(Originally published in Newslaundry)


A conversation with an unknown Kashmiri

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On 17th of November 2011, I had an appointment at 1330 hours at a ‘special’ venue in New Delhi. I set out from my place at 0900 hours as the ‘special’ venue was far from my place.

 I reached the venue almost one hour early. I went to the waiting hall and took a seat. After 15-20 minutes, one of the organizing members announced in the hall that the meet was postponed by 90 minutes. Many seemed annoyed by this announcement. I was also. After all, who loves to wait? I was observing things in the waiting hall. A guy sitting adjacent to me enquired about the meet. And soon our conversation started.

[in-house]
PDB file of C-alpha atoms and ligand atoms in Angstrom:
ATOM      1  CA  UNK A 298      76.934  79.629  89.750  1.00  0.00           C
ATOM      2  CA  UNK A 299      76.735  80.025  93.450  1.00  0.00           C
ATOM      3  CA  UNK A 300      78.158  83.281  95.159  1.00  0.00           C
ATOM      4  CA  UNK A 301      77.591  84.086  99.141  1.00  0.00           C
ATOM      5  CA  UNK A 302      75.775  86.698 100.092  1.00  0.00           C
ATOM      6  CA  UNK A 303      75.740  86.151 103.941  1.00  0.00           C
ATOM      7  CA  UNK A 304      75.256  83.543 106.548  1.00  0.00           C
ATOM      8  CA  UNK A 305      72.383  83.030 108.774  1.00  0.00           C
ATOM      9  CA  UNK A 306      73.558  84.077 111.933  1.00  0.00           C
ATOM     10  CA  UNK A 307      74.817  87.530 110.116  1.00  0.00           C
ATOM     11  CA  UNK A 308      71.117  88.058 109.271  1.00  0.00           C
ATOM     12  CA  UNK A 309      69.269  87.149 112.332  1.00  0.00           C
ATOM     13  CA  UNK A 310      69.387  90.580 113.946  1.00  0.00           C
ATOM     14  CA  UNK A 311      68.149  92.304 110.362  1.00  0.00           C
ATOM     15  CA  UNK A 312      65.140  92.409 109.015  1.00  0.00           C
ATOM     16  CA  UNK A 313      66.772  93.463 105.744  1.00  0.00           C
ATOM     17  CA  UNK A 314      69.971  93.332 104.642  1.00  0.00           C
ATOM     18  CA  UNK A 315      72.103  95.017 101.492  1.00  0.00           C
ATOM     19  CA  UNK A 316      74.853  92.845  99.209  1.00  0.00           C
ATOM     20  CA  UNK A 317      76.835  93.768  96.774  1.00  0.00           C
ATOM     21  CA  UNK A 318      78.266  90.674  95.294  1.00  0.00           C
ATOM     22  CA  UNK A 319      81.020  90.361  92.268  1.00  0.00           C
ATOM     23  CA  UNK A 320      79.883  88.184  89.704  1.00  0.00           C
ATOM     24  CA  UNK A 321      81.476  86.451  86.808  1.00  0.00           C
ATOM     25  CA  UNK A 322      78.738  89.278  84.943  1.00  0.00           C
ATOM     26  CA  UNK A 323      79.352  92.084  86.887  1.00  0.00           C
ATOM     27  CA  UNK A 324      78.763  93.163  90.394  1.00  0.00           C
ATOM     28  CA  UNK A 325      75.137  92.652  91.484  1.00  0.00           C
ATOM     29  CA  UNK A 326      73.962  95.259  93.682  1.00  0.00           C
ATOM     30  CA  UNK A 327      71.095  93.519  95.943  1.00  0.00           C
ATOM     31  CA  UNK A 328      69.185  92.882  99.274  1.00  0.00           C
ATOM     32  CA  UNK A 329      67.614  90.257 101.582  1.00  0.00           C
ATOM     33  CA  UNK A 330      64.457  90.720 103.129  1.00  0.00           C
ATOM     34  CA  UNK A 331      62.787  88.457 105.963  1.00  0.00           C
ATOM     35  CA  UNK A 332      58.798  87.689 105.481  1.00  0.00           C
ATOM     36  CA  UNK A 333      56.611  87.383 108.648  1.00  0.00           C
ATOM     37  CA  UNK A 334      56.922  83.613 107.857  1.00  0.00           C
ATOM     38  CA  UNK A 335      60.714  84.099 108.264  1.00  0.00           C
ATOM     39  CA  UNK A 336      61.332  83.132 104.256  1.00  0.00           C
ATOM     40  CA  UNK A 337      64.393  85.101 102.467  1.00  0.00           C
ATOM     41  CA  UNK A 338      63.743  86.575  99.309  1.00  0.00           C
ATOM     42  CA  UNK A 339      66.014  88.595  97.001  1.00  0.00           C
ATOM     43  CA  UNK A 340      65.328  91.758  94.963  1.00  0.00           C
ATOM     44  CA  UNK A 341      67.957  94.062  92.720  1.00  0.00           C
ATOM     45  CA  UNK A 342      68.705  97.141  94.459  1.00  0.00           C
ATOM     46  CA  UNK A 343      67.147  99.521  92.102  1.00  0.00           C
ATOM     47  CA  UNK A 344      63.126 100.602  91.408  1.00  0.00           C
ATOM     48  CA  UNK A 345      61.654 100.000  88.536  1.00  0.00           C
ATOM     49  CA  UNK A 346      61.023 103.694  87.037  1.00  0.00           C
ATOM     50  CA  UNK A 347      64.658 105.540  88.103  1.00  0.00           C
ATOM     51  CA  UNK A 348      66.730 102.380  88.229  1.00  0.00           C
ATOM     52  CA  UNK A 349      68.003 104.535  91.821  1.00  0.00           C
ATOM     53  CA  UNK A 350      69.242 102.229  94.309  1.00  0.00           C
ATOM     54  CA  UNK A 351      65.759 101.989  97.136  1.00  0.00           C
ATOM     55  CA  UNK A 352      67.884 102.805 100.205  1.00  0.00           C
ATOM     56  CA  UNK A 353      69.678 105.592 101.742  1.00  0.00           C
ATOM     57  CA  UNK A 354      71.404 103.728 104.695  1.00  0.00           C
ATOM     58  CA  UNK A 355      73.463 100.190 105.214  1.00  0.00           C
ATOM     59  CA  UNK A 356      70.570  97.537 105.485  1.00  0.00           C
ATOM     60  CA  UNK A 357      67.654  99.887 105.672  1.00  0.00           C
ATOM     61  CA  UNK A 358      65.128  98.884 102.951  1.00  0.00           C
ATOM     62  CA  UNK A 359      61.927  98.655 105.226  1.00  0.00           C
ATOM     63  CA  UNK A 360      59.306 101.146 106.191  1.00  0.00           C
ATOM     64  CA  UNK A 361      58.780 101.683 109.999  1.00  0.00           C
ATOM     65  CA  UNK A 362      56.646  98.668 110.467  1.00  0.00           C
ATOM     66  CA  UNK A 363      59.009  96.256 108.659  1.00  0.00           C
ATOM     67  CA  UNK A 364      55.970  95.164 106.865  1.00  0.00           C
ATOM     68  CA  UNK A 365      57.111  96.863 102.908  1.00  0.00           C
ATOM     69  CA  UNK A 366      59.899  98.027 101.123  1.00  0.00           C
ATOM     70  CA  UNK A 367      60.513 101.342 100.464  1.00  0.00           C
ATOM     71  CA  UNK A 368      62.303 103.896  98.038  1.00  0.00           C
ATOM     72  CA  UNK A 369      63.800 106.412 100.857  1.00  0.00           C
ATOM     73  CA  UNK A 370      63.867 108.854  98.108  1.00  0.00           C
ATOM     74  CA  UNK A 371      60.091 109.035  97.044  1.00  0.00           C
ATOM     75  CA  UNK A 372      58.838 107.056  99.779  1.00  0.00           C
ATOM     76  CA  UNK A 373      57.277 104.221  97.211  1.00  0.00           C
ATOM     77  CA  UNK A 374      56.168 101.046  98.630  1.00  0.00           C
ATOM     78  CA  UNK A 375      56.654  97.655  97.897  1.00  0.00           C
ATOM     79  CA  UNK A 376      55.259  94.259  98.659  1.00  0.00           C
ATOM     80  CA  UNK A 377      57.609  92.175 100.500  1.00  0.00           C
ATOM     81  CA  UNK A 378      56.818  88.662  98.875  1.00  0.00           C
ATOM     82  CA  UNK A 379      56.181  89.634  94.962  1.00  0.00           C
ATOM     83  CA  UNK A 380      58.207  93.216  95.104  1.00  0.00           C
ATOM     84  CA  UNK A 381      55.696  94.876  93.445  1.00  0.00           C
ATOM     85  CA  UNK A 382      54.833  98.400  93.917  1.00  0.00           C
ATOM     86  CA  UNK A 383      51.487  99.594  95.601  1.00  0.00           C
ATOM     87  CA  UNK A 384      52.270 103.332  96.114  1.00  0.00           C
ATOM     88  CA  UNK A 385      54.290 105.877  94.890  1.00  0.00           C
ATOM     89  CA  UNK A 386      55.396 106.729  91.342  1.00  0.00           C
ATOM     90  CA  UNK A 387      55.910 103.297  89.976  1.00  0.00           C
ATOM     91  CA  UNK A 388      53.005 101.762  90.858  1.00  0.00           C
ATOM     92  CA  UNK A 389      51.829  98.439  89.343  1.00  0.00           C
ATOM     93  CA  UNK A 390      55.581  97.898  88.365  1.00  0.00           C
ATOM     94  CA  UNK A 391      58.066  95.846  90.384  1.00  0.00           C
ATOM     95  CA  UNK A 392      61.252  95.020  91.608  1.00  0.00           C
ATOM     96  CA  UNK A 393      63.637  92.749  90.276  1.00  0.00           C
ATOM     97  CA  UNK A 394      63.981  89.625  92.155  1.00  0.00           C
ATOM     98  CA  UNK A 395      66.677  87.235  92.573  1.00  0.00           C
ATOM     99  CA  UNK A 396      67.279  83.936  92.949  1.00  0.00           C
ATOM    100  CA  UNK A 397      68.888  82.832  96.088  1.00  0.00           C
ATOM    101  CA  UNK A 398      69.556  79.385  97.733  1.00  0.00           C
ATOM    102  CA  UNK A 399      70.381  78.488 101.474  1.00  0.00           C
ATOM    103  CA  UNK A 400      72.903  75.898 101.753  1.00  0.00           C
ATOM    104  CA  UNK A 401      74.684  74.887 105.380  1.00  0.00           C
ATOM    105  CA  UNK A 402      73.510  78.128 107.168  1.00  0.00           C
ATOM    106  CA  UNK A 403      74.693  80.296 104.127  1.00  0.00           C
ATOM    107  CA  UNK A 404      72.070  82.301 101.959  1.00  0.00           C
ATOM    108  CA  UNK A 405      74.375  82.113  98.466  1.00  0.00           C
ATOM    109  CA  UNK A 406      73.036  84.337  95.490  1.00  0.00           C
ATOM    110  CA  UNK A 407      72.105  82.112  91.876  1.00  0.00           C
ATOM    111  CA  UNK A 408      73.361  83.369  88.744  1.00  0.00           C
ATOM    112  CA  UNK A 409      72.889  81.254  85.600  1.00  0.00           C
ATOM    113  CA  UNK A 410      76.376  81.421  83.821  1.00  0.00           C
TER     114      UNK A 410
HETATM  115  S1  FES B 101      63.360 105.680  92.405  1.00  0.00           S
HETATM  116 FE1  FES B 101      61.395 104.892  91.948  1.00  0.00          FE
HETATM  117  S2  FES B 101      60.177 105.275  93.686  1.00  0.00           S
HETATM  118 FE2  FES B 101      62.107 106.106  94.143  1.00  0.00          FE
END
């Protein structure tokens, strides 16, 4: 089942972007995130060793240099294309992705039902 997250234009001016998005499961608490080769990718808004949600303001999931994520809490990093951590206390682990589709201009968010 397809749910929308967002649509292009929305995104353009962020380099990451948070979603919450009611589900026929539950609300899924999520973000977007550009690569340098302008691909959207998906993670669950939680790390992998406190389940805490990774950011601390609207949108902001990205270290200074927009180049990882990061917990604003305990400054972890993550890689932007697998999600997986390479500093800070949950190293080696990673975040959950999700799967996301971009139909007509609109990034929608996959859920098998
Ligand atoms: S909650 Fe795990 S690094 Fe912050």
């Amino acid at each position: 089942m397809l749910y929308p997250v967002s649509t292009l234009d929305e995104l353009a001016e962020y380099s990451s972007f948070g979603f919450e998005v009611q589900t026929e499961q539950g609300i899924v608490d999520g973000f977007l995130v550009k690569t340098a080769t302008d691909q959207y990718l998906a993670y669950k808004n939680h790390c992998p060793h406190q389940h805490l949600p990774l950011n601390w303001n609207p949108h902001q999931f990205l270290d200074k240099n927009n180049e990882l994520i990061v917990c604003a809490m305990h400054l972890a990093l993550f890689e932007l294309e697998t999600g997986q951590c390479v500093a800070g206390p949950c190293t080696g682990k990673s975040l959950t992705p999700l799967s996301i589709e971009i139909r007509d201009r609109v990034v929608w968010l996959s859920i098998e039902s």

Mr. S: So where is your home?
This question has always been a difficult one to answer for an exile no longer has a ‘home’.
I: At present, my place is New Delhi.
Mr. S: Do you belong to Delhi?
I: No. I am from Anantnag, Kashmir.
Mr. S: Oh Great! I am from Srinagar.
And the conversation about ‘home’ has begun…
Mr. S: Kar ousukh tormut Kasheer paetimi lyeat? (When did you go to Kashmir last time?). I haven’t been to ‘home’ for last one year due to very busy schedules.
I: We were forced to leave Kashmir 22 years ago. Bu’ha tchus bhatt’e. (I am Kashmiri Pandit.)
Then we both were silent for 10-15 minutes. May be he was thinking about gloomy 1990s and the tragic story behind it.
Mr. S: Tarun’uk tcha iraad’e? (Do you have any intention of ‘return’?)
I: Aa tarun tchu wapis. Aj, pagah, suli tcheer. Kasheer tchu panun ghar. (Yes, we will ‘return’..Today, tomorrow, sooner or later..Kashmir is our home.)
We talked about almost every ‘Kashmiri’ thing — Pheran, Tcheer Chai, Haakh, Chakker, Telwour, Sheen, Wazwan etc.